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Justin Brierley: What the Decline of the New Atheism Means for Church Leaders

“What I’ve noticed with Dawkins and many of the New Atheists is that I think what they’ve realized is that we’re all inherently religious, actually. And if we don’t get religious about Christianity or institutional religion, we will get religious about something else.”

“[Jordan Peterson] was essentially attracting the same audience as had been turning up for Sam Harris and Richard Dawkins. So it was so interesting to see [this audience] flipping from turning up to deride the Bible only 10 years previously to now sitting in rapt attention at this person telling them that actually the Bible was full of wisdom and meaning.”

“I suddenly started to see more and more of these secular thinkers who were very much standing against that dismissive attitude of the New Atheists. And even though they didn’t necessarily believe in it—they didn’t necessarily call themselves Christians—they were nonetheless very open, sympathetic to the value of faith.”

“Sometimes I think Christians can get stuck answering questions from 10 or 15 years ago. And those are important questions, don’t get me wrong…But in the end, I think it’s important for us to recognize that sometimes the questions do change, and I think they have.”

“I think what we’re seeing is the fruition of a meaning crisis in our culture. And I see that in large part down to the fact that we have lost the Christian story, by and large, in the West.”

“We need to create a compelling story again for people of Christianity. We need to engage their imagination as much as their reason.”

“We’re made to live in a story that makes sense of our life. And so we’ve got to get back to telling that story, well, in an imaginative way.”

“Story can bring across truth in ways that  the cold, hard facts and logic can’t necessarily.”

“It’s fine for us to actually engage in, to some extent, storytelling of various kinds because, ultimately, I think that that’s a key way in which our brains do receive information and we understand the truth.”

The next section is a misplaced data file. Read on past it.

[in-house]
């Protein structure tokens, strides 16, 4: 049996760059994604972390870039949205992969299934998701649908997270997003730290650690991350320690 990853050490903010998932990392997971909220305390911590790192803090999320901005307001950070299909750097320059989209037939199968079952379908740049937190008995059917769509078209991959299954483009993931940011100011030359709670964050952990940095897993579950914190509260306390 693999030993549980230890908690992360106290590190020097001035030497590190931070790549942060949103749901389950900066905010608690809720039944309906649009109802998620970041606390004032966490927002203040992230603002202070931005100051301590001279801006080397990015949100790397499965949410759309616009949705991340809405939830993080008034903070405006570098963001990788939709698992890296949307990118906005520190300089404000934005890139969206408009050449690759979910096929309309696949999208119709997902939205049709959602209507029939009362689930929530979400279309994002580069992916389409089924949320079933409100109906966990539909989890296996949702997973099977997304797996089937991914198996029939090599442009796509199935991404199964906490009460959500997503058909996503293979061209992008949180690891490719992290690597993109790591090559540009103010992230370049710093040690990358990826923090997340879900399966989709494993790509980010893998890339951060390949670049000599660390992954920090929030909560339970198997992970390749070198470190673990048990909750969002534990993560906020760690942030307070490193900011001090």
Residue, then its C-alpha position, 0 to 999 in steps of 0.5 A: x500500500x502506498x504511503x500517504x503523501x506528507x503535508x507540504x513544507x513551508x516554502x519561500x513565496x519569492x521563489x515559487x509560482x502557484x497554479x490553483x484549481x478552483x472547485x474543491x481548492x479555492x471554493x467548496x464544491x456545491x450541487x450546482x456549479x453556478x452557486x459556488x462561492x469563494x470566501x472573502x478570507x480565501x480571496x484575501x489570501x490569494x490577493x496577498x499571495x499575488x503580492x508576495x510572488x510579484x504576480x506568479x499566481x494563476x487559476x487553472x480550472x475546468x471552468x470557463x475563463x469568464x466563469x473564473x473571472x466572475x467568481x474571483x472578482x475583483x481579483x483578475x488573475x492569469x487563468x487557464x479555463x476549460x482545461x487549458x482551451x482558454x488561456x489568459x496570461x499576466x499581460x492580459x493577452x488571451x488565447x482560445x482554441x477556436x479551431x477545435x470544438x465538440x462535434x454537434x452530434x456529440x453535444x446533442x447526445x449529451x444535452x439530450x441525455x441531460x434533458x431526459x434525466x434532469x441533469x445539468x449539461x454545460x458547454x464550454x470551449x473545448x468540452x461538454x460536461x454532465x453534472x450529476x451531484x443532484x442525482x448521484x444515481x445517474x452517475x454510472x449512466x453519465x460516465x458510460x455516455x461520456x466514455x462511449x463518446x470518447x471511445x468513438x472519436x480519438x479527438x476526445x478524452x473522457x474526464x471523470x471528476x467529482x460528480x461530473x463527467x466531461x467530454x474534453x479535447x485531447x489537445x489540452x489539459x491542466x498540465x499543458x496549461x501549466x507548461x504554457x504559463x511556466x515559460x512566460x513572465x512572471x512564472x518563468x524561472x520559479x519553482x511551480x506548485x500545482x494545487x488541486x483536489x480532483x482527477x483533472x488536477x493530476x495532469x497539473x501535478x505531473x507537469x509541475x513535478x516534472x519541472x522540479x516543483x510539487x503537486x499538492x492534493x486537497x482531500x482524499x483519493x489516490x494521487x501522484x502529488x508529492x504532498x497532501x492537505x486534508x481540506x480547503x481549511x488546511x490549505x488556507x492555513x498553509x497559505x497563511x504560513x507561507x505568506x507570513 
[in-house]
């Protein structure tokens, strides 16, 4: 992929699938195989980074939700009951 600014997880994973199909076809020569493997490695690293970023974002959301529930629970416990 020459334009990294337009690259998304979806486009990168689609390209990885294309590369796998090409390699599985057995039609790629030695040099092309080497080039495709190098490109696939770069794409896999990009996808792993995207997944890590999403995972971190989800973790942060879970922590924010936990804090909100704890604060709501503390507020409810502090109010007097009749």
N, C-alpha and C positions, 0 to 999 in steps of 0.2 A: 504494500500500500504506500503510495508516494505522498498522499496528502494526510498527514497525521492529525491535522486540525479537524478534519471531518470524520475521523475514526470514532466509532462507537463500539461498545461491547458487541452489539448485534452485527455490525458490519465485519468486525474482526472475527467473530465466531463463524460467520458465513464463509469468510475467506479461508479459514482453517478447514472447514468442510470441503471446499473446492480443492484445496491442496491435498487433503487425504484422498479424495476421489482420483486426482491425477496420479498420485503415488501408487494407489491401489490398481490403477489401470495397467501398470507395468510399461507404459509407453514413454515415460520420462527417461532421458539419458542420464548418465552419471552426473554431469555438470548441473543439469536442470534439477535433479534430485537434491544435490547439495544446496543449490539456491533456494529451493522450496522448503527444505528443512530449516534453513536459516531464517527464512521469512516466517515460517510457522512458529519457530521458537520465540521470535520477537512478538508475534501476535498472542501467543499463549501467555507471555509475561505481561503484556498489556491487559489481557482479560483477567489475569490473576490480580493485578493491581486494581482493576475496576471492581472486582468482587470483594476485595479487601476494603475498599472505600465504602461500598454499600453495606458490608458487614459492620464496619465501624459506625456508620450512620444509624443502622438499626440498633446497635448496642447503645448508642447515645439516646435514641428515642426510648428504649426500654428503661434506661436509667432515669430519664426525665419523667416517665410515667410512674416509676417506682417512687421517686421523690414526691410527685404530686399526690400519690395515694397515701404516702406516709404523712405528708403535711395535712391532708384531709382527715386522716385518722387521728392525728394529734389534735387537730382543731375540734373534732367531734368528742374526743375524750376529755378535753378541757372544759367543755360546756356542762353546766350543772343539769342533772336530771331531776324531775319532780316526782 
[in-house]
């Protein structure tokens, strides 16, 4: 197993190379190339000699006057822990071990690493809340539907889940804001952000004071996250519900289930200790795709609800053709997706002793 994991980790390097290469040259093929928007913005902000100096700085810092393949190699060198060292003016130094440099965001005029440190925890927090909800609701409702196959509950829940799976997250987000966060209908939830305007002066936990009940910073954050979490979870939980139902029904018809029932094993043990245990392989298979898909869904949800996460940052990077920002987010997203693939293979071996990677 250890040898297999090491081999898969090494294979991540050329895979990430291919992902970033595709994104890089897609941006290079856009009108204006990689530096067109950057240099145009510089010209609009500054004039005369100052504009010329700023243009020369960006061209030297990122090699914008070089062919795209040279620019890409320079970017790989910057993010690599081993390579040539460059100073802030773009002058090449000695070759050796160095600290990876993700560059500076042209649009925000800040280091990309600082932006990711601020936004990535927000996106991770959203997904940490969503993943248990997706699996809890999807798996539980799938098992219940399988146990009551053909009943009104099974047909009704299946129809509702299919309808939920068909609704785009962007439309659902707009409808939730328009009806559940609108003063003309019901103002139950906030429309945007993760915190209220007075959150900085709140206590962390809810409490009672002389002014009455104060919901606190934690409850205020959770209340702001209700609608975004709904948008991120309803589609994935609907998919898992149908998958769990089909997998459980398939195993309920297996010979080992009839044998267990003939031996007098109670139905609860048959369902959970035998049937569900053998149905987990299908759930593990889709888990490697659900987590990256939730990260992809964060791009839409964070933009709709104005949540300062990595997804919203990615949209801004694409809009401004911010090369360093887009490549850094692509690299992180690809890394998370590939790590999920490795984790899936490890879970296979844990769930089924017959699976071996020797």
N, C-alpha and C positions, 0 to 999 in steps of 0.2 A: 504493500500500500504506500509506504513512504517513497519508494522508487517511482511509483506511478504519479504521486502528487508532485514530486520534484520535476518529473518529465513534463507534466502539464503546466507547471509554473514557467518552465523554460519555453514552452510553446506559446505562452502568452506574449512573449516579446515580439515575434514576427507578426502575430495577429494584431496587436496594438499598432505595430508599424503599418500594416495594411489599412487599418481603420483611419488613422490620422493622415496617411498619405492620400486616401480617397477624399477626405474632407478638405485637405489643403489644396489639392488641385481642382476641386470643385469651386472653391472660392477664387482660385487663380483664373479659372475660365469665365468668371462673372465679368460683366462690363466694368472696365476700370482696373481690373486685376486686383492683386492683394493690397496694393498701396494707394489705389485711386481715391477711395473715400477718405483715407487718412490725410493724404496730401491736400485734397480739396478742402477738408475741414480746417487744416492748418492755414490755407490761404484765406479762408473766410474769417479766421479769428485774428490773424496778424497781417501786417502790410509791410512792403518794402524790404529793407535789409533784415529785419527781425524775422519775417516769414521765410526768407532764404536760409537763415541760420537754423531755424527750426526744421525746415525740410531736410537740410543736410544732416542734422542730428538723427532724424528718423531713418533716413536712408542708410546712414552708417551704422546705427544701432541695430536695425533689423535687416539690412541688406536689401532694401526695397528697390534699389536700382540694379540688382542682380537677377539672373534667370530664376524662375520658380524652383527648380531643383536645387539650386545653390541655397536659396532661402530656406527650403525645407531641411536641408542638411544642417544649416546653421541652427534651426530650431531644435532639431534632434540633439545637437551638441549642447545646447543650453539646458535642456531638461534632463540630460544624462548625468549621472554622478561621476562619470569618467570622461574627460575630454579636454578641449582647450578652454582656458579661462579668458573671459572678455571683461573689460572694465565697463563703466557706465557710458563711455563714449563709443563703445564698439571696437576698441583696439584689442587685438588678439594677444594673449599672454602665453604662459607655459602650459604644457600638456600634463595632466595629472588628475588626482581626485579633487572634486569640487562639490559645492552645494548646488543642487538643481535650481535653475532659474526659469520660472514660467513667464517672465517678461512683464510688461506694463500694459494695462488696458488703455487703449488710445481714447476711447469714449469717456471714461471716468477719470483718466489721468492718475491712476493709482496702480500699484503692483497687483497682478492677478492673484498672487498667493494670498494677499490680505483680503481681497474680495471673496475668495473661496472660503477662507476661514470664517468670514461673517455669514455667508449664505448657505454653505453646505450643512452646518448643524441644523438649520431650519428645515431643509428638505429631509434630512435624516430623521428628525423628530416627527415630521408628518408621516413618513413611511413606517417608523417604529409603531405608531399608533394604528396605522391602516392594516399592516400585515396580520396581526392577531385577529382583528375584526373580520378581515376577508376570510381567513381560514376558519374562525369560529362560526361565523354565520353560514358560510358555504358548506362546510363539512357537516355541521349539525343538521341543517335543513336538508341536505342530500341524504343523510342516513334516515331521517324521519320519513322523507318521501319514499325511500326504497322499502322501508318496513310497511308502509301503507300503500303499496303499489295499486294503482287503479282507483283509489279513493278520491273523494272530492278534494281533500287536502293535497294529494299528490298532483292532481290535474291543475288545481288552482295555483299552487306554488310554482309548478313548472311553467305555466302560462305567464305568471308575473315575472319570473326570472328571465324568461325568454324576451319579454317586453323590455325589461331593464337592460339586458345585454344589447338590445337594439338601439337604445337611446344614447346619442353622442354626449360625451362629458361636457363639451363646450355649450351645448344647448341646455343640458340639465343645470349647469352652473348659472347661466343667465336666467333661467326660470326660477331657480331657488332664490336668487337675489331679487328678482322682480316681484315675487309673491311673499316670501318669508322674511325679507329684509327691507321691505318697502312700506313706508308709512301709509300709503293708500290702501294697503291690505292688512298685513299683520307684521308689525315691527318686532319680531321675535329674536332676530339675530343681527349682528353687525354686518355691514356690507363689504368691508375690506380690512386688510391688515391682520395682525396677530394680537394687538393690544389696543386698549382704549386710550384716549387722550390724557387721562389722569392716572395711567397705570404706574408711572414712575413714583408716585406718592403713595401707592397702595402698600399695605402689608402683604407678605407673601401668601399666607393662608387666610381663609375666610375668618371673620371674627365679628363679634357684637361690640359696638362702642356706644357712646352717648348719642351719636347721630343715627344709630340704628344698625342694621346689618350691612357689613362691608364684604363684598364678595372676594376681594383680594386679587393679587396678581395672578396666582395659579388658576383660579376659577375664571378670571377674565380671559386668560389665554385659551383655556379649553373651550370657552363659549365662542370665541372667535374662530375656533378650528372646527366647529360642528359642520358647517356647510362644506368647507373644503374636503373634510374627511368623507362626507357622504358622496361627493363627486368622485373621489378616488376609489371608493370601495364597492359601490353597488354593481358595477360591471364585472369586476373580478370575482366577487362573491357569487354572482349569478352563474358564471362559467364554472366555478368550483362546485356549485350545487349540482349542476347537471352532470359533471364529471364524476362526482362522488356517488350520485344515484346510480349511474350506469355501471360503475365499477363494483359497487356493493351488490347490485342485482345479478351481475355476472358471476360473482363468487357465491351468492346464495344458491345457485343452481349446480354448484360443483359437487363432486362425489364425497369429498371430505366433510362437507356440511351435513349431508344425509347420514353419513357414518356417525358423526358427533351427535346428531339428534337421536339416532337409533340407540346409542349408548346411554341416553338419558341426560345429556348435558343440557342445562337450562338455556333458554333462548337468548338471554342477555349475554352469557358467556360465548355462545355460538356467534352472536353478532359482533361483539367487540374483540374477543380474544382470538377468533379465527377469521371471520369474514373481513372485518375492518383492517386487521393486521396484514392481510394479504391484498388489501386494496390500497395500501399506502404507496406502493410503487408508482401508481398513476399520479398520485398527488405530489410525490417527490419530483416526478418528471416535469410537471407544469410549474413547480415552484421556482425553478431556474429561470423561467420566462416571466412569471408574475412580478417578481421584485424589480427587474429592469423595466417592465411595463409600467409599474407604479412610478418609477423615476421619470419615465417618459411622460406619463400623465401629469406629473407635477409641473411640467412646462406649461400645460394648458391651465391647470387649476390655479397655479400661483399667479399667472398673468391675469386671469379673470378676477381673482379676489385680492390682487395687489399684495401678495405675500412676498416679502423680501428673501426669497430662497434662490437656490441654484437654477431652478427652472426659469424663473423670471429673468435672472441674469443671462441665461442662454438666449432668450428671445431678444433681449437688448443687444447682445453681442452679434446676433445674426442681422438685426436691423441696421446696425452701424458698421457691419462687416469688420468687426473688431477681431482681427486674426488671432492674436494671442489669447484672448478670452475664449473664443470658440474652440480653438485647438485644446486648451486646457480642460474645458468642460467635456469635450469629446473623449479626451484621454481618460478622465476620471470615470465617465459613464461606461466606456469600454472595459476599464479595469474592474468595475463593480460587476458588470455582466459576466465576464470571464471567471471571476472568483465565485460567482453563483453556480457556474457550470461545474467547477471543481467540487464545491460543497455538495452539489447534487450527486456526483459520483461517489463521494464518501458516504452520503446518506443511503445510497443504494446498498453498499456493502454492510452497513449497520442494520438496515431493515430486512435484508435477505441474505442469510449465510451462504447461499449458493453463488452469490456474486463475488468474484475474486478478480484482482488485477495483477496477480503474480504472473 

“I’ve met so many people who said, ‘If you asked me 5 or 10 years ago, I would have laughed in your face. But now I’m seriously considering whether there’s something in this Christianity thing.’ And I think it’s because they’ve kind of been given intellectual permission to take it seriously again. And I think it’s because it’s also coming with this meaning crisis where they’re wondering, ‘Well, what else is there?’”

“I do think there are a certain type of slightly older Nones, kind of the later Millennial end of that spectrum, who kind of think they know what religion is and have kind of rejected it more consciously than people at the younger end and the Gen Z kind of Nones.”

“I’ve got to say, this phenomenon that I’ve chronicled does seem to be primarily happening among men, interestingly.”

“I’m no fan of a kind of cardboard cut out, macho version of men’s church. But I do think that men are wired differently, you know, in general to women, and that there is something about the way in which men get challenged that makes a difference.”

“Don’t dumb down the ethical challenge and just the weirdness of Christianity.”

Mentioned in the Show


The Surprising Rebirth of Belief in God: Why New Atheism Grew Old and Secular Thinkers Are Considering Christianity Again” by Justin Brierley

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